“Southwest Minnesota farmers Thursday told Gov. Mark Dayton his plan to curb farmland runoff was simplistic and burdensome. They pressed him to broaden his approach,” writes MPR News reporter Mark Steil.
Dayton recently called for farmers to keep a 50-foot vegetative buffer along all streams and lakes in the state, a step he says is urgently needed. State law already requires a 50-foot buffer, but enforcement is spotty across the state. The governor’s plan would give state officials power to enforce the provision uniformly across Minnesota.
At a meeting in Worthington Thursday, farmers said they want to help solve the problem. But many told Dayton his plan goes too far and would take too many acres of cropland out of production.
“I foresee this as a land grab,” said Tim Waibel of New Ulm, Minn. “When you start taking 50 feet of my ditch slopes away, it hurts you in the back pocket.”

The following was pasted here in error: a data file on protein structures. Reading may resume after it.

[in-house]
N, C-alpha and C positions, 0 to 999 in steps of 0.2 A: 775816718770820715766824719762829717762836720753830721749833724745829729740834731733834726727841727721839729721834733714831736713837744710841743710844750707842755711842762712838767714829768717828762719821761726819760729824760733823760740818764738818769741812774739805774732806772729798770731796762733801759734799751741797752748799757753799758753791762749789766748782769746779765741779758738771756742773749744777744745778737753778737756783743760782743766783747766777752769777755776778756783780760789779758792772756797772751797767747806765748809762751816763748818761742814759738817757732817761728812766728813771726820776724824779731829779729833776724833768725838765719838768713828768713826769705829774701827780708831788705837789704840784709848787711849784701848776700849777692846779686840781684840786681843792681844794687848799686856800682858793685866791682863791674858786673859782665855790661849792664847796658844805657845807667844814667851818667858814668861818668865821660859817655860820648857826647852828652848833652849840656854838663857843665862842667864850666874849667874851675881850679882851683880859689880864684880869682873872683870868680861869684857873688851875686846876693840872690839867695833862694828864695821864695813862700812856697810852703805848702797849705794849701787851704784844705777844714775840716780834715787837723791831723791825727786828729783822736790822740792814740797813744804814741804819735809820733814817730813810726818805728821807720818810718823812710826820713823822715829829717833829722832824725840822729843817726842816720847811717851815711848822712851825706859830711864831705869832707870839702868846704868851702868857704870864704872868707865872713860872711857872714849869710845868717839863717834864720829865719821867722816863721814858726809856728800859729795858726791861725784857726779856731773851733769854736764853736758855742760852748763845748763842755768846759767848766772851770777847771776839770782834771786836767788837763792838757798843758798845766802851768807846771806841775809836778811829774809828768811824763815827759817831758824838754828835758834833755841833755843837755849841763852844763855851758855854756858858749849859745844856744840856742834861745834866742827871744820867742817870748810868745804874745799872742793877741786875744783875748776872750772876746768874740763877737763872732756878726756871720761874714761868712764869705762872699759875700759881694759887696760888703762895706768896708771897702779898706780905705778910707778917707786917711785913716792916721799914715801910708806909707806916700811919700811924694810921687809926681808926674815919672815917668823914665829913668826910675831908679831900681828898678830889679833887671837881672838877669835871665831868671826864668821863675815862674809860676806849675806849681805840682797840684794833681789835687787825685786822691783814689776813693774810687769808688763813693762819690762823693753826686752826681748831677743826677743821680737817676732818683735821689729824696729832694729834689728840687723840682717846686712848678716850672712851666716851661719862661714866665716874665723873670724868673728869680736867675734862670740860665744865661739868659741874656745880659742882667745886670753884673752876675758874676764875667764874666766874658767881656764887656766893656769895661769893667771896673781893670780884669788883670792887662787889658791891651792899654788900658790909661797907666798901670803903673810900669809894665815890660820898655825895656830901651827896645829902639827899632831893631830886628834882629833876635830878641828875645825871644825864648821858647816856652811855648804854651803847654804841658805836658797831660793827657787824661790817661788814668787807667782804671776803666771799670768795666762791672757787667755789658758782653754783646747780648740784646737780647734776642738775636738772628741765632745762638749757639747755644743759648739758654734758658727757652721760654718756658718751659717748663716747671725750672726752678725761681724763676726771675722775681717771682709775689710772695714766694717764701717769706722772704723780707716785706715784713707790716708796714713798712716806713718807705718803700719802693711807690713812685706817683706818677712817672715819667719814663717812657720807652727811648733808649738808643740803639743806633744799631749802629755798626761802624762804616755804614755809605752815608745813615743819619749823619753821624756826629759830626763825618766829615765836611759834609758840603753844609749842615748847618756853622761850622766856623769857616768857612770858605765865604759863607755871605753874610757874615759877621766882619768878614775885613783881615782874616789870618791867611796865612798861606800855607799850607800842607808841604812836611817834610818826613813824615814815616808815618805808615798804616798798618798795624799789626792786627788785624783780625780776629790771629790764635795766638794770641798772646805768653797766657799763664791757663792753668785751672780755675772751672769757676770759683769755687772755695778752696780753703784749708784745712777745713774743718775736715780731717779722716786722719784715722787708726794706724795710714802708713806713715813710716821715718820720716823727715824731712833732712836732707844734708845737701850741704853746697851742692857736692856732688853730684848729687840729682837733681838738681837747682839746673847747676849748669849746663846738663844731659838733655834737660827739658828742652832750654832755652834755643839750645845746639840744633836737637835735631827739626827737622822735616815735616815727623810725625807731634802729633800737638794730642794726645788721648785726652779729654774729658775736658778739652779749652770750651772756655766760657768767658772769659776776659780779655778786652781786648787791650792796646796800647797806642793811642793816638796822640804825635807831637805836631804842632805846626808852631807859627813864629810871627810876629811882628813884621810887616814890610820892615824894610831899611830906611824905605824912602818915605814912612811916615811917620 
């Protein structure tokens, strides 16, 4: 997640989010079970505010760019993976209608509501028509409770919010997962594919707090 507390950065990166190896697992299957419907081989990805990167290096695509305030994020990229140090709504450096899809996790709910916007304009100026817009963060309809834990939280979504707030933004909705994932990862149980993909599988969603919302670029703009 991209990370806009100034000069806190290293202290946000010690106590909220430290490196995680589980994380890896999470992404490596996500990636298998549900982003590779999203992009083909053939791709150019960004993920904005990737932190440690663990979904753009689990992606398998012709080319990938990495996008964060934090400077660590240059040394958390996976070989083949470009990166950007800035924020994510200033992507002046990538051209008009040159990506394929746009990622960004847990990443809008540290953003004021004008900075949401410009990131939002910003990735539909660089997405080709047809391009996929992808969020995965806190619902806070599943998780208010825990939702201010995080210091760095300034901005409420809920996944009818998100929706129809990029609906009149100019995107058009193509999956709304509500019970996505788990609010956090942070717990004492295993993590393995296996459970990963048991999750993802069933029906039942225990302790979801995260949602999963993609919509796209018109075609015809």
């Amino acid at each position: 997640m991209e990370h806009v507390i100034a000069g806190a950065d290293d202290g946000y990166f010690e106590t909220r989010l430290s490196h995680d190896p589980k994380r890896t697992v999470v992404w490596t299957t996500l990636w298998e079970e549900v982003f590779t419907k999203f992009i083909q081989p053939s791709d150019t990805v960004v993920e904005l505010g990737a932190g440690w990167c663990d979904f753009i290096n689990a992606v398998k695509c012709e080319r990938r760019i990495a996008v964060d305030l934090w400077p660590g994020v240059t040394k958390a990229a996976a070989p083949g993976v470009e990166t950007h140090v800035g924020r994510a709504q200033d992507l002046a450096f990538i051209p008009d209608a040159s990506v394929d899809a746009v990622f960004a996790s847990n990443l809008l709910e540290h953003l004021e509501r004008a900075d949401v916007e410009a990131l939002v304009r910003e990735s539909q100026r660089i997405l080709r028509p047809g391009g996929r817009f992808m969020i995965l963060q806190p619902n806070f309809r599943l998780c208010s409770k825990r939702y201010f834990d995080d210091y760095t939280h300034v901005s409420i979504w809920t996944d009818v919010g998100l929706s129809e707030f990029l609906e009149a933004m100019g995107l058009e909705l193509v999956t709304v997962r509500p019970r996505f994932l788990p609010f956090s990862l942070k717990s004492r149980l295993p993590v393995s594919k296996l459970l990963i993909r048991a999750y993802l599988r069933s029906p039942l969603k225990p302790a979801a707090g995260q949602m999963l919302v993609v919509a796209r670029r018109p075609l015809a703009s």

The governor’s comments put a spotlight on a problem decades in the making: polluted runoff that carries farm chemicals and sediment into streams, wetlands and lakes. The Minnesota Pollution Control Agency said recently that most of the lakes and streams in the southwest part of the state are not fit for swimming or fishing.
Today’s Question: Should farmers be required to keep a 50-foot buffer along streams and lakes?